Just when the world seemed in dire need of a great noise rock band, Metz came along. Actually, the Ottawa-based trio have been around for a while, relentlessly touring, recording, and creating chaos. Their amped-up, fuzzed-out sludge pop won them a dedicated following, as well as comparisons to Big Black, The Jesus Lizard and Mudhoney. However, they defy genre, effortlessly blending noise, punk, post-rock and grunge. They refer to it simply as “Metz music.”

In 2012, the band signed to Sub Pop and released their self-titled debut. The record uncannily captures their live sound, which the band referred to as “dealing with the modern way of life—the anxiety, the hysteria, and speed.”

Metz are currently touring and will stop by the Tri-State Area for shows in Manhattan, Brooklyn, and Philly. I recently caught up with frontman Alex Edkins over email to discuss punk rock, their debut album, and an upcoming release.

What initially sparked your interest in punk rock?

For me, punk music represents an uninhibited outlet for self-expression. It always appealed to me because it represented a style of music or subculture that made its own rules. As a teenager, it was very liberating to find this treasure trove of music, zines, and movies that spoke directly to me.

Can you describe the formation of the band? How was your music received at first?

Hayden [Menzies, drummer] and I grew up in Ottawa, ON. We went to the same punk shows and played in bands. We were introduced through mutual friends and I knew immediately that we should be making music together. I have a lot of love and respect for the way Hayden approaches his music. After a couple jams and experiments to see if it would work, we started making music together as Metz. After about a year, we moved to Toronto and met Chris [Slorach, bassist]. The rest is history.

What bands would you cite as your main influences?

There are too many to mention. We are all just huge music fans and try to consume as much music as possible. I think we all bonded over bands like Mission Of Burma, Sonic Youth, and The Wipers.

Your shows are pretty explosive and energetic. What goes through your mind when you are performing?

Nothing goes through my mind. It’s the best part about playing live; you get to turn off your brain for an hour and just forget about everything.

Your sound has been described as punk, post-rock, and noise rock. Which of these genres do you identify most with?

We really aren’t big fans of classifying styles of music. We want to make something we can call our own. We make Metz music.

Does the cover of your record mirror or sum up your music in any way?

I definitely think the image on the LP cover represents a lot of the lyrical content on the album. My dad took that picture when he was in high school and that image has always stuck with me. When it was time to choose album artwork, I immediately thought of that photo. To me it represents someone who is at the end of their rope, someone who is forced to cope with the crazy world they live in and feeling some of that pressure that comes with it.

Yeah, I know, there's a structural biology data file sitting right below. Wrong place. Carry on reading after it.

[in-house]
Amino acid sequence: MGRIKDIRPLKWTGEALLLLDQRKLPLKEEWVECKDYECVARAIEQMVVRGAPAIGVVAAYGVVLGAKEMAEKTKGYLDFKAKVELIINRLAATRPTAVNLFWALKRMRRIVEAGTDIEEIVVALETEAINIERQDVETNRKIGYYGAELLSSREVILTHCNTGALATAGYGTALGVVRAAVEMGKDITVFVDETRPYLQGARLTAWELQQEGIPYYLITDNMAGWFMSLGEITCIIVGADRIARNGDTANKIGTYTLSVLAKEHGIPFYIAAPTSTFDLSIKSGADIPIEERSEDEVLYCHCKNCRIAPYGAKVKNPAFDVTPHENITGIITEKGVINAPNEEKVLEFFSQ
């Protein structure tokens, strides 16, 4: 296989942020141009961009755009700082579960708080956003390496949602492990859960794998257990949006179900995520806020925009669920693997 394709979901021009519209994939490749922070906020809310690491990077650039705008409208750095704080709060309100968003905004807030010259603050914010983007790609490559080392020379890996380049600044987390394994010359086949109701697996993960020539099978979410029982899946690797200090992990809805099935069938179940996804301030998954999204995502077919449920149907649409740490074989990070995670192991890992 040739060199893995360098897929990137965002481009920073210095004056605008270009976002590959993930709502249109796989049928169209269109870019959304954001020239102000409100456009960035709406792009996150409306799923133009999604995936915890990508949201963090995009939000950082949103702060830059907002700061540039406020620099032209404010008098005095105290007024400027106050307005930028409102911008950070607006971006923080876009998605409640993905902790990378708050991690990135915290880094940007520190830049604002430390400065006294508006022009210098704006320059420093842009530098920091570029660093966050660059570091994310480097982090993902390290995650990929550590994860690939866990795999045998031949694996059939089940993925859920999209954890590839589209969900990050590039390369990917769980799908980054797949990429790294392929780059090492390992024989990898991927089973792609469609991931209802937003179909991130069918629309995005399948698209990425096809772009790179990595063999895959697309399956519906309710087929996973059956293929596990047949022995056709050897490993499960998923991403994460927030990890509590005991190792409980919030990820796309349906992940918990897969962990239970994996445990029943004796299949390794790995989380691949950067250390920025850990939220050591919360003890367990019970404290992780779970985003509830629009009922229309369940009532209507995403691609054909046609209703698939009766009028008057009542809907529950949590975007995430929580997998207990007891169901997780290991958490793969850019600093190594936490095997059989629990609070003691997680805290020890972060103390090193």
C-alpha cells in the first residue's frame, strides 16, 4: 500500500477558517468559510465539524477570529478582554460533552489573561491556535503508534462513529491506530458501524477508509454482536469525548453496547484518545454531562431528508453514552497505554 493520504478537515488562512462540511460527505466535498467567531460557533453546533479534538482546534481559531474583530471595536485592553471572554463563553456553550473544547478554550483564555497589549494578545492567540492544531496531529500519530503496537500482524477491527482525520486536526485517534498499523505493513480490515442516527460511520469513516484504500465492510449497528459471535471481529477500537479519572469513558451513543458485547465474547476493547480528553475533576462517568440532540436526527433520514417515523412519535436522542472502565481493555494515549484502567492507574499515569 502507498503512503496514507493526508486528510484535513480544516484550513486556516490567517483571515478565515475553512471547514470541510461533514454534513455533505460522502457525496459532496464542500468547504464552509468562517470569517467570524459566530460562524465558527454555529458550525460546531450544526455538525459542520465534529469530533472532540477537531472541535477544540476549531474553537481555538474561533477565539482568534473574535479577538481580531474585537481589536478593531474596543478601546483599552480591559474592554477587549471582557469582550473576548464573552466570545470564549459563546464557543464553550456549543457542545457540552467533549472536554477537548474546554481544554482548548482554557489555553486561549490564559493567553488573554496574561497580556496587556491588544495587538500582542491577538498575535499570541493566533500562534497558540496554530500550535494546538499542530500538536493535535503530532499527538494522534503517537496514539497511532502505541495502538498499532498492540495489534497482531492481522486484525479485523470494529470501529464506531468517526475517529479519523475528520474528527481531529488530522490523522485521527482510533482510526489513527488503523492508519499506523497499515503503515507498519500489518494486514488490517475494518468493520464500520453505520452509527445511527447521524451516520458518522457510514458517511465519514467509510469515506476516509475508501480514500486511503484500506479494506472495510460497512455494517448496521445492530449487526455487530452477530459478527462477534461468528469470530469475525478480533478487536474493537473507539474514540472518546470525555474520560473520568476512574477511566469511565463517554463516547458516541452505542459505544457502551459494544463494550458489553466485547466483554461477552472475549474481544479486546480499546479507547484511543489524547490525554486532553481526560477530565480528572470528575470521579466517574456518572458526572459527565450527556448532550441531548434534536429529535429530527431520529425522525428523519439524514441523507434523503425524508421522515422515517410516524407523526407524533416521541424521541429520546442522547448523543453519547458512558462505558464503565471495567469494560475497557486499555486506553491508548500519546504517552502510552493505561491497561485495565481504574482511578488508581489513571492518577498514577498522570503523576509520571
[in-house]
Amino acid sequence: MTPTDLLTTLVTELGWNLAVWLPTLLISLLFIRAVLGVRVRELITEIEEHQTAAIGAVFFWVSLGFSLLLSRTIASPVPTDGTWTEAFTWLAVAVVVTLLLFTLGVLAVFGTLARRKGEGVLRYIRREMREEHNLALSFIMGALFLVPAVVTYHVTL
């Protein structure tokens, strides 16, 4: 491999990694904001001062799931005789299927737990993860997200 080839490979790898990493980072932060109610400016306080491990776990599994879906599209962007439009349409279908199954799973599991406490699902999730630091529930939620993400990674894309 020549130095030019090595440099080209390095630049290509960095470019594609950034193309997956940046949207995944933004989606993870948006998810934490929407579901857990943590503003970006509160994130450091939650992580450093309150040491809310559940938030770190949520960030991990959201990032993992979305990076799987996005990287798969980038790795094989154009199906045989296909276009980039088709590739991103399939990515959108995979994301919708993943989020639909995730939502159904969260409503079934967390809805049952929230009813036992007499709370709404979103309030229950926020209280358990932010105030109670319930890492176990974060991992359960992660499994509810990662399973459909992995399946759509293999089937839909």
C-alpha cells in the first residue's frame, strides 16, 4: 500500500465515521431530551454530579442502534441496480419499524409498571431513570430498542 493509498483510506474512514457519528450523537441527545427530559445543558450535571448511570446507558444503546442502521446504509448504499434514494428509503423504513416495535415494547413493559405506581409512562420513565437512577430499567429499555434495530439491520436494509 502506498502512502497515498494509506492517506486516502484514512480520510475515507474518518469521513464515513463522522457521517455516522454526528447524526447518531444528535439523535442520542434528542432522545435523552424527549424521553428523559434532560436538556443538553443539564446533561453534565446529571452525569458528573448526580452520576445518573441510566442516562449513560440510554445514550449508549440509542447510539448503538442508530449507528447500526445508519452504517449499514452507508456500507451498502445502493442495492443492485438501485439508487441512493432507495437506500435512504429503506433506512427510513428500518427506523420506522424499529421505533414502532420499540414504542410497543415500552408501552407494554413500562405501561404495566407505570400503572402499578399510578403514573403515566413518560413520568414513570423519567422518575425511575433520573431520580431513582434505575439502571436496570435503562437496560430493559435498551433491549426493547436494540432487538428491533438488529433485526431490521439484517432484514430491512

What did the recording process look like for your debut album?

We took a week off from our jobs and recorded the bed tracks. The rest of the tracking was done in the evenings and weekends or whenever we had time. We wanted to make a short and concise slab of music. We considered the first album to be our mission statement or manifesto. We had a very clear idea of how it should sound, so we didn’t work with a producer. Instead we worked with two amazing engineers, Graham Walsh and Alex Bonenfant, to help us get the sounds right. We tried to make an extreme record that still sounded good.

Is there a new album in progress? If so, could you talk a little about it?

We are constantly working on new music. Whenever we’re not on the road, we are at home writing for the new record.

How do you expect your sound will evolve in the coming years?

I think our goal is to continue to progress as a band: write better songs, push the production side of things. I think we are going to go with the flow and see what comes out naturally.

I hear distinct Big Black/Shellac influences in your music. Was your guitar work influenced in any way by Steve Albini?

We all like Steve Albini’s production style, but I’ve never really listened to very much Shellac or Big Black. I’ve definitely seen them a couple of times, but I rarely put their albums on the turntable.

You’ve mentioned sharing a practice space with Fucked Up. What is your relationship like with the band?

They are wonderful people. They work their butts off and set a great example for us and all other Toronto bands.

 

Metz will play at Brooklyn’s Shea Stadium April 16, Manhattan’s Bowery Ballroom April 17, and Philly’s First Unitarian Church April 19. For more information, go to metzztem.com.

2 Responses

  1. rg

    questions are so on target: good questions provide great interviews. hope to hear more from this guy-

    Reply
  2. Jack Tyson

    GREAT INTERVIEW. BEEN FOLLOWING THIS BAND FROM THE BEGINNING, AND HE NAILED IT.

    Reply

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